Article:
Neoliberalism, Education and Citizenship Rights of Unemployed Youth in Post-Apartheid South Africa
Keywords:South Africa, Youth, Unemployment, Authoritarianism, Injustice, Nationalisms, Neoliberalism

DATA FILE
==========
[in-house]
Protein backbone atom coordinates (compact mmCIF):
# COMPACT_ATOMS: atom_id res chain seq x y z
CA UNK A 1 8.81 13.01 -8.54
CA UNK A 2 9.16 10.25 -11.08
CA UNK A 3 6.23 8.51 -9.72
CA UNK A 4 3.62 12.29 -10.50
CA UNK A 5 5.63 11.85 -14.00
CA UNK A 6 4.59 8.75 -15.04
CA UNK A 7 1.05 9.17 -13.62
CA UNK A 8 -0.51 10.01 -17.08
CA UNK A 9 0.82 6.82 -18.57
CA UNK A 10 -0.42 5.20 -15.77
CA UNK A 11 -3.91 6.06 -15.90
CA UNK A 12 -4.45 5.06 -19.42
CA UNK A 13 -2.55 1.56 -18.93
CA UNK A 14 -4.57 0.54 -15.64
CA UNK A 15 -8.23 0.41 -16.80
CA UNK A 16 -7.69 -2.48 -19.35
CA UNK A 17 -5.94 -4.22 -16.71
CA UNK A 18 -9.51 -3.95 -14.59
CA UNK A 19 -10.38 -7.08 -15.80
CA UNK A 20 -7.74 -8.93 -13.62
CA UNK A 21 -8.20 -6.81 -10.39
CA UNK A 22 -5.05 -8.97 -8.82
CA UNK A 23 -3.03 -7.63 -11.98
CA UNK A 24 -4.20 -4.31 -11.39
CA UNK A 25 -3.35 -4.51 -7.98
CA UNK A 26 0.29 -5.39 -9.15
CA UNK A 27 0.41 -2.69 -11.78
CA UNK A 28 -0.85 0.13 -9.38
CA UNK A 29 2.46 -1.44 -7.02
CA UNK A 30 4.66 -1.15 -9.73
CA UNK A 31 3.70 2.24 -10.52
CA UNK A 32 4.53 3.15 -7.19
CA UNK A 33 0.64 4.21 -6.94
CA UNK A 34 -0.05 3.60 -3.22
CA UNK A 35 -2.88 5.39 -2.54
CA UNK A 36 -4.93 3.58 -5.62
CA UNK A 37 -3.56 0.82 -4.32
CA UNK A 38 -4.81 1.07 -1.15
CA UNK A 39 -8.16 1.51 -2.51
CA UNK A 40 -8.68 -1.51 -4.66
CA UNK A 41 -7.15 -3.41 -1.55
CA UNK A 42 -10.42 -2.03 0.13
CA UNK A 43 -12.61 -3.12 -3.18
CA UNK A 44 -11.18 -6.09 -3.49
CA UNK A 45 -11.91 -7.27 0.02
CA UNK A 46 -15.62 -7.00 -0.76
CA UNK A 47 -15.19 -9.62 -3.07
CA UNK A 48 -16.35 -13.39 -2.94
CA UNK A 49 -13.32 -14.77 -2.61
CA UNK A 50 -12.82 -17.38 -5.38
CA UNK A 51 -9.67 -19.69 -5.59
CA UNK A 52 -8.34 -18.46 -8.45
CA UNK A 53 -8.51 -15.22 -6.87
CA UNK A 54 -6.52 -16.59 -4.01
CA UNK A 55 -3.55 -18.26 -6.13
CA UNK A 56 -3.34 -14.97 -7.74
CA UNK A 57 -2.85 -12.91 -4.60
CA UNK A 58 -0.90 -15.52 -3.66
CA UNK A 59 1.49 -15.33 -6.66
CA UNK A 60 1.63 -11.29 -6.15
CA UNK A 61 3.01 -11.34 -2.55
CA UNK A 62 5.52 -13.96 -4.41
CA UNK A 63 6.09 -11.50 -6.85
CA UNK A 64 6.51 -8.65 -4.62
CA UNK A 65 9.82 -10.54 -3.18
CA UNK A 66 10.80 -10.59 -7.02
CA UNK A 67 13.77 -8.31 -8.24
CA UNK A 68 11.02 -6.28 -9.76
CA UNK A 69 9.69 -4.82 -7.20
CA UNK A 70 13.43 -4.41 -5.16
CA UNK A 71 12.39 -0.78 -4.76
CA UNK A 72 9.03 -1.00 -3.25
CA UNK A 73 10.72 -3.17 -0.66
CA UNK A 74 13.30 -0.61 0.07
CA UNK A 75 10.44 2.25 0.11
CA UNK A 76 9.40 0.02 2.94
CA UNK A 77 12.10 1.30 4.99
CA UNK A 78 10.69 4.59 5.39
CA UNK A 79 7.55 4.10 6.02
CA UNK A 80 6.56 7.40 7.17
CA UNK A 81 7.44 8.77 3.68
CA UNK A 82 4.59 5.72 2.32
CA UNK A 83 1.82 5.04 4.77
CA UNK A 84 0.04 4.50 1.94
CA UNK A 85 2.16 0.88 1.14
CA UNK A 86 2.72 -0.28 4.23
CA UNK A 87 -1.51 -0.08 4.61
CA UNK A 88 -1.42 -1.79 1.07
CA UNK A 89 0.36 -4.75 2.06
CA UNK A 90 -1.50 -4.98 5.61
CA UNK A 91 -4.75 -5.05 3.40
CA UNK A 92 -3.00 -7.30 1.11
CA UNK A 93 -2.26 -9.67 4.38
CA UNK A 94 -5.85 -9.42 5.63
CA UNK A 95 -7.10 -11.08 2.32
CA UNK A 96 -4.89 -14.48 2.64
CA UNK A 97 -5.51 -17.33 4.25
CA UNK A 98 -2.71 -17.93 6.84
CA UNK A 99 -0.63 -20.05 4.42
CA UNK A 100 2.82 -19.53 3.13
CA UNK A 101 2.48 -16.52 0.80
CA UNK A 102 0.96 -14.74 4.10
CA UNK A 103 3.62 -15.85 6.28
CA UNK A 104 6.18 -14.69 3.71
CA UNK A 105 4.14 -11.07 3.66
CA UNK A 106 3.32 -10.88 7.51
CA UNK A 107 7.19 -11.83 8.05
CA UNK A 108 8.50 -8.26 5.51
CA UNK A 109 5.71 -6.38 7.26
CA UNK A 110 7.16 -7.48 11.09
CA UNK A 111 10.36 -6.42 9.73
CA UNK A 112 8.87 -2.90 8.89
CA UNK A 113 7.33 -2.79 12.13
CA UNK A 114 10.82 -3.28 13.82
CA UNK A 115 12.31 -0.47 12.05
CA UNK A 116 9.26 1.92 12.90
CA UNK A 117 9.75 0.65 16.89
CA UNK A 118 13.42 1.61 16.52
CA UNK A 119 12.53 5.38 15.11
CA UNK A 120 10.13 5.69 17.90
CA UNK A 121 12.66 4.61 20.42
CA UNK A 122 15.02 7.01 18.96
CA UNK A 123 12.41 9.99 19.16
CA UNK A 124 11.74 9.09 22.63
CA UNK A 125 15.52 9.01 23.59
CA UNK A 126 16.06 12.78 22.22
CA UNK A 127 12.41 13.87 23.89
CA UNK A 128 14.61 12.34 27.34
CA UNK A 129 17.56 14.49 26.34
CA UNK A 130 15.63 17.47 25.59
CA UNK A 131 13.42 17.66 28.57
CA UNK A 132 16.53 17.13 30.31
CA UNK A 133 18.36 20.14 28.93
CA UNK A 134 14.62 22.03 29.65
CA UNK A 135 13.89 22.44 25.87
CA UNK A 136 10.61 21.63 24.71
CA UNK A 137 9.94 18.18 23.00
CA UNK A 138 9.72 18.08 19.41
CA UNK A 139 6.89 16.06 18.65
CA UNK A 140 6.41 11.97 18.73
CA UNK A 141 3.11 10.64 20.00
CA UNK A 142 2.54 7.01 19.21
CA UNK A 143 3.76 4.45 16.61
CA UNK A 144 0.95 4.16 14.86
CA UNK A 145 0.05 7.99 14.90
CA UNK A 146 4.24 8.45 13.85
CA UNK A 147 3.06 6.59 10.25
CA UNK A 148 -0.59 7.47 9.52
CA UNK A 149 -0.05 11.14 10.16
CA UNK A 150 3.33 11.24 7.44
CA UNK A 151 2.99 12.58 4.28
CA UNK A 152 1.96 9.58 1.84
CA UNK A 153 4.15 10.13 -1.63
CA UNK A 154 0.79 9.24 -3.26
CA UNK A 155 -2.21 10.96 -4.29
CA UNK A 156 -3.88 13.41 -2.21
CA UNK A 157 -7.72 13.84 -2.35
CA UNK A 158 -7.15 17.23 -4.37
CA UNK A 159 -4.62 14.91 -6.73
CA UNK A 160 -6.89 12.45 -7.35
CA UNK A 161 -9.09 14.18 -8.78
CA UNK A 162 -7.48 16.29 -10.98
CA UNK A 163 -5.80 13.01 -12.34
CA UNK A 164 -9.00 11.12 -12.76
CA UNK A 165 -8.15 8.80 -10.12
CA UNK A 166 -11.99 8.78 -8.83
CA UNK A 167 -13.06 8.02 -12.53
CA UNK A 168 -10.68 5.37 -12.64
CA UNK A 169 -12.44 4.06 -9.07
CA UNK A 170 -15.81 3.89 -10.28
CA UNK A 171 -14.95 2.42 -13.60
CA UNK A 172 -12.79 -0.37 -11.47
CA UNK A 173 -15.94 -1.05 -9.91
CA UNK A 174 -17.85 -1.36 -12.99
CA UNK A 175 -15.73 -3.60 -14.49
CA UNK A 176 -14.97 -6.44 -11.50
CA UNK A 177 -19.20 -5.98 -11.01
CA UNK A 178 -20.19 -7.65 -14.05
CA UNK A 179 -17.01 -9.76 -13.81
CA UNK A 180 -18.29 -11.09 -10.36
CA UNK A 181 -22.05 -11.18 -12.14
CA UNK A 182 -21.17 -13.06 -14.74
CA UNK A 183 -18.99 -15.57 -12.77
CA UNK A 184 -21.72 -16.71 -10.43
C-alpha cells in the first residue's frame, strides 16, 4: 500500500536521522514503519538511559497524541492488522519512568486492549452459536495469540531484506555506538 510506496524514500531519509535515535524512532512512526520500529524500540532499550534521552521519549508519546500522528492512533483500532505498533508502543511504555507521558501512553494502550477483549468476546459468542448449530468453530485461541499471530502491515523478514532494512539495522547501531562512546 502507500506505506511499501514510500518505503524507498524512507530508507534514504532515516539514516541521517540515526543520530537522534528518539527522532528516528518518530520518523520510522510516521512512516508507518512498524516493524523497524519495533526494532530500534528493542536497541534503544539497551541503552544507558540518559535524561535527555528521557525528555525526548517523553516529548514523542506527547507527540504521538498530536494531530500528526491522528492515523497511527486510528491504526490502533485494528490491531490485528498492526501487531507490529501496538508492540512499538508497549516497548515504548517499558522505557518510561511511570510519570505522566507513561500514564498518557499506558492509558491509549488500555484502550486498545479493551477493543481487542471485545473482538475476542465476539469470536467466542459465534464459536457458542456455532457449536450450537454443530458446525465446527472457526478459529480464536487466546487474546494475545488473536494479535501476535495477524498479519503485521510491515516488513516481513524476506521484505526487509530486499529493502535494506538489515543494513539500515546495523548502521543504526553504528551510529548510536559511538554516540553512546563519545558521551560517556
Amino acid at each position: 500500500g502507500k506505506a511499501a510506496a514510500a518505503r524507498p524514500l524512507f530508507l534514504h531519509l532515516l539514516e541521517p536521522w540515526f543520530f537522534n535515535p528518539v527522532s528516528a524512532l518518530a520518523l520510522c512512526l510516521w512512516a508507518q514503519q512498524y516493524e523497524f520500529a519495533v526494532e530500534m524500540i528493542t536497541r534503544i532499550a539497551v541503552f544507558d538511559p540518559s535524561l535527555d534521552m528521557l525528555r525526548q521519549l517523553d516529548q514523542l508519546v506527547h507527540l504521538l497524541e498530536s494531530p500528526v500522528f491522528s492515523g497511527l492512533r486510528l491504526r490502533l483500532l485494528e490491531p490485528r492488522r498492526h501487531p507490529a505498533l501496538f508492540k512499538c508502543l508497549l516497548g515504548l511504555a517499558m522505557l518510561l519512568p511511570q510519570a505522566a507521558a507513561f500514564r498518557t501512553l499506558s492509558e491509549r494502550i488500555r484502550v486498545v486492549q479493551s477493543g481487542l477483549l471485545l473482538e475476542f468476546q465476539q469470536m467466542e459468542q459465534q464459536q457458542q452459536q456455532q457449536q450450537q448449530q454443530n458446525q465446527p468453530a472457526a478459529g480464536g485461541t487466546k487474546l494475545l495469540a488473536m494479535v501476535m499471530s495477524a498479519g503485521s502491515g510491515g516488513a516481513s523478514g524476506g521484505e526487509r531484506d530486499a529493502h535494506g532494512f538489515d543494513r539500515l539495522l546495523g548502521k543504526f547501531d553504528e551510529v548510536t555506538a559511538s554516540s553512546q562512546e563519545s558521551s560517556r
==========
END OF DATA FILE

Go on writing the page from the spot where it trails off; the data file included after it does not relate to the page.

Via the evocation of two personal narratives of lived experiences of/with youth in South Africa, the paper addresses issues relating to youth, unemployment, education and structural injustice. These narrative vignettes reflect events of injustice that occur within the human sphere and fall within the interstices between competing discourses as sites of struggle for meaning and supremacy. It is here where the lived effects of unjust political structures can be witnessed as violent assaults on individual and collective bodies, psyches and souls, while the indomitability of the human spirit rallies to rise above such adversity. Both experiences, while specific, nevertheless articulate a difficult ‘glocalising’ relationship with ‘the general’ and ‘universal’ in the global interconnectedness of injustice and the effects of a dehumanising ideology. They are underscored by a historical legacy of apartheid and authoritarianism, but advanced through a newer discourse of neoliberal, globalising modernism. Both ideologies converge in untroubled alignment through similarly operational codes of control and the endemic forms and frames of (in)difference. The paper argues that racialised unemployed youth in South Africa carry the burden of structural political dysfunctionality and state ineptitude, and they are pathologised and differentially constructed as ‘failed’ citizens as a consequence. Not only are South African youth expected to carry the burden of unemployment, but also the flag of the nation’s political transformation as well, in a context of contradiction and maladministration overlaid by the debilitating effects of neoliberal governmentality. Youth identity is framed in nationalist economic terms, justified and advanced through the contemporary, global, modernist condition, supported by neoliberal capitalist relations. The historical, embodied and material injustices shape what is possible for youth, specifically unemployed youth, in South Africa today.
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